Overview -There seem to be a couple of "themes" involved in the standards. These I will work to reinforce throughout the year. They are really about an

*to learning. The first is an emphasis on "proving with evidence". In reading, fiction and non fiction, students are expected to explain their reasoning with specific examples. The same goes for math, once you find a solution for a problem you "prove" your answer is correct.***approach**The second "theme" (my word, not theirs) is the idea of

*. This works in a direct way in mathematics as students "compose" numbers from other numbers, and in reading as we take literature apart (fiction and non fiction) for analysis, and put it back together again for further analysis.***composing and decomposing**Another thing that is worth noting in the new standards is the emphasis on Speaking and Listening. It has always been important in second grade - I tell parents that students need to receive information and then get it back out in the form of writing and speaking. This is now an integral part of the standards.

Reading - First it is important to note that reading standards have been divided into two sections, Reading for Literature and Reading Nonfiction. Most of the standards overlap both. All the basics are there. The students must answer questions of who, what, where, when, why, and how. They are expected to recall facts of stories as well as determine a moral or lesson ( a good time to "prove with evidence"). They will analyze characters - understand their challenges and how they respond to those challenges. They will study point of view and the structure of text. They will compare stories, and should read a 2 - 3 grade level text, fluently, by the end of the year.

Writing - The writing standards for second grade are carried through multiple grade levels and that is the writing of opinion pieces, expository pieces, and narratives.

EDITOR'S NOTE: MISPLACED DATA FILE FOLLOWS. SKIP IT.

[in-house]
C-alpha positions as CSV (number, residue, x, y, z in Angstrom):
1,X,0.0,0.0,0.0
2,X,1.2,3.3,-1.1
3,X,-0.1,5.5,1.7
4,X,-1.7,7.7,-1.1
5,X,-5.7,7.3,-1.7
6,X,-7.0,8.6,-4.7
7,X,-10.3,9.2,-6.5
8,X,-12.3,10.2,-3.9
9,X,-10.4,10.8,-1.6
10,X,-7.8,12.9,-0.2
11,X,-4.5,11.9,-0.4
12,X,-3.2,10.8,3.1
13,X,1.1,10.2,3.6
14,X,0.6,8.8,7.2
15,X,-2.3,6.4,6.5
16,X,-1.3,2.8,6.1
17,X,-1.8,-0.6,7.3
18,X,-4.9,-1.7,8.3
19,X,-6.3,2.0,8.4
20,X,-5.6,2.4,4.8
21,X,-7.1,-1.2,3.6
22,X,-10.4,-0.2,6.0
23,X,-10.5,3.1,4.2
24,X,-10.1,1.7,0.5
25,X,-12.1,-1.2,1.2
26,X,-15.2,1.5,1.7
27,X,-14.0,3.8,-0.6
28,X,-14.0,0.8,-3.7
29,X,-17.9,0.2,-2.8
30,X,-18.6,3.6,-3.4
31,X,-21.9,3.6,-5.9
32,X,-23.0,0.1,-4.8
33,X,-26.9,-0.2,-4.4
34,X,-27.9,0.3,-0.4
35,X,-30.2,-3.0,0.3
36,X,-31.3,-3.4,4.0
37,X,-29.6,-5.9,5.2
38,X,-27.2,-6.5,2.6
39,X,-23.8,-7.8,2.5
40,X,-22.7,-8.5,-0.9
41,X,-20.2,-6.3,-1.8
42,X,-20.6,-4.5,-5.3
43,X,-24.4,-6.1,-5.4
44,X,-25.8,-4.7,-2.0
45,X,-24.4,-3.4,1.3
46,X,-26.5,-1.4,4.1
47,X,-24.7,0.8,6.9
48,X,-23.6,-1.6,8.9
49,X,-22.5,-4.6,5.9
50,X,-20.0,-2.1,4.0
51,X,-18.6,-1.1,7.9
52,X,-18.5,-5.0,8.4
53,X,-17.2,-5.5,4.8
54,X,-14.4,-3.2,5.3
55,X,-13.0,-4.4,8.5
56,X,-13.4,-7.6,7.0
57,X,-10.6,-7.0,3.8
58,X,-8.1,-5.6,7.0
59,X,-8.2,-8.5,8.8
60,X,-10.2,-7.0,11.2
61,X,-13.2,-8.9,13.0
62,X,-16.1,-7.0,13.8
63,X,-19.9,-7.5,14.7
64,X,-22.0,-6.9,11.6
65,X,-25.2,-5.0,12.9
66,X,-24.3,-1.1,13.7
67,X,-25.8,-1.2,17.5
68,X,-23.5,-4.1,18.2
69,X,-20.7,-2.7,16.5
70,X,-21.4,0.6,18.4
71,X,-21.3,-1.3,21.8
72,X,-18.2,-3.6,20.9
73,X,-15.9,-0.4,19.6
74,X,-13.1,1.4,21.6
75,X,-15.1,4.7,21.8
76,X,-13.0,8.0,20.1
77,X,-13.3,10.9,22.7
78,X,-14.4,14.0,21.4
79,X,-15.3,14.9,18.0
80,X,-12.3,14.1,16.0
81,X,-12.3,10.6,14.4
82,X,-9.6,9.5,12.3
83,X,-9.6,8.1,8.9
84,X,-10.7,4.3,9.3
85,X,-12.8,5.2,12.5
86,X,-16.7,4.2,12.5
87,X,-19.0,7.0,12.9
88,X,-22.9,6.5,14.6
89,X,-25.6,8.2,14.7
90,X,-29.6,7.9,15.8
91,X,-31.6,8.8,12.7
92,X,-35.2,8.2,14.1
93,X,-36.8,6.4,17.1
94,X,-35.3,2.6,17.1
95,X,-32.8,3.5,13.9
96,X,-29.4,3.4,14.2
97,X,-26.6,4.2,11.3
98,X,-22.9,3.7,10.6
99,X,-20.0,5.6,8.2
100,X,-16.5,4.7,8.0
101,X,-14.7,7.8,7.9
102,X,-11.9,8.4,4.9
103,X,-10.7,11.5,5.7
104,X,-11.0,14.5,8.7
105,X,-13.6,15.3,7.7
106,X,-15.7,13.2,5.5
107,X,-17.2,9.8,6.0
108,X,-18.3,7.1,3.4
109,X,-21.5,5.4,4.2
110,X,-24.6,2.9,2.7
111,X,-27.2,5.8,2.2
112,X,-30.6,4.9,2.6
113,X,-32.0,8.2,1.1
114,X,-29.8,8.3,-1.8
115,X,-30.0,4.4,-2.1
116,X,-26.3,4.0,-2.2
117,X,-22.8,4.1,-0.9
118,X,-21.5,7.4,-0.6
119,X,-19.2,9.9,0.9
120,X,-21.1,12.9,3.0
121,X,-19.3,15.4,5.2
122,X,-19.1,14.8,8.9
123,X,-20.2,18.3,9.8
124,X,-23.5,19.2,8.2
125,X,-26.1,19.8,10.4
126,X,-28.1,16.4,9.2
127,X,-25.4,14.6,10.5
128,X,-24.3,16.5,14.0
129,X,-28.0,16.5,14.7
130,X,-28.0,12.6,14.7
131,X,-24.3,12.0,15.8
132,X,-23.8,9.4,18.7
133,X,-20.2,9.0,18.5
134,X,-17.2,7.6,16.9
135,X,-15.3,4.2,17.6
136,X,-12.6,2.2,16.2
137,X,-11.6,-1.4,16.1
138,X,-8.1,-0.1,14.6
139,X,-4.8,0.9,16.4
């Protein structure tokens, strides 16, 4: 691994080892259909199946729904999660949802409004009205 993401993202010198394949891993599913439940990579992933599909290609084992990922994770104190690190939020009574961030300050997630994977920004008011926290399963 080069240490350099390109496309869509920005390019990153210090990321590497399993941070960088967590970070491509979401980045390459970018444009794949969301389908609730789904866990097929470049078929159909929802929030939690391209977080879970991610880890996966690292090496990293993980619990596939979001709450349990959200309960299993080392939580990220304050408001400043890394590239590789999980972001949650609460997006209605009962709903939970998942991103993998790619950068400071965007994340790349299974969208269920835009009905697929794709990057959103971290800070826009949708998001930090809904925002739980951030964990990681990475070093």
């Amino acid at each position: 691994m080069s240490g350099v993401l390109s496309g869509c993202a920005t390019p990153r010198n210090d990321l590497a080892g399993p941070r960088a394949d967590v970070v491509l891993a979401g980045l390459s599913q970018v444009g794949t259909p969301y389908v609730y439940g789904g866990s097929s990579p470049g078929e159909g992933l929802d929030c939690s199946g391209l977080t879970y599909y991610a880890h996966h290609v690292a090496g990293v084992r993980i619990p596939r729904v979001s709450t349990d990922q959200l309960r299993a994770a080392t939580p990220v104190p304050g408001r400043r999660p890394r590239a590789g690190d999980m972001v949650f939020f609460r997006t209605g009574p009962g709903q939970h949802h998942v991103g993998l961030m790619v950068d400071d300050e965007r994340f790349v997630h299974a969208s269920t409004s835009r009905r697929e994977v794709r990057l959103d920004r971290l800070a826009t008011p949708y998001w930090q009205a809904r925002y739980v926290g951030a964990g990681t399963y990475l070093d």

Language - The language standards include lots of nouns - plural nouns, collective nouns, pronouns. Also verbs - regular and irregular. And, of course, capitalization and punctuation. All the basics are there.

Speaking and Listening - These standards are closely tied with the reading standards. They are expected to recall important details of a speaker or presentation, as well as recount stories. They are also expected to follow a set of rules in group discussion situation. They will practice listening to others and building upon their ideas, and ask appropriate questions, and questions for clarification. Students will also practice using complete sentences in their presentations.

Math - The bulk of the math standards center around Base-Ten Operations. This is the development of number sense and place value. In short, they will add and subtract numbers, with regrouping through 100, as well as begin a foundation for multiplication. The development of algebraic concepts are important as well in second grade. I cannot emphasize the developmental nature of the these standards enough, having taught a great deal of 4th, 5th and 6th grades. A lack of concept development at this age can make mathematics in the higher grades extremely difficult. There are also standards in measurement, data, and geometry.

Finally - the Math Practice Standards. These are the same K - 12. If you choose to read them over on the website you will be stunned. They are quite different than standards of the past. These are the problem solving standards in which the ideas of "prove with evidence" and composing and decomposing will come into play. It is clear that in the common core standards, across grade levels, mastery of a skill is

**not measured by just completing the standard**, but by**applying**the standard. That means using multiple skills in real world, problem solving situations.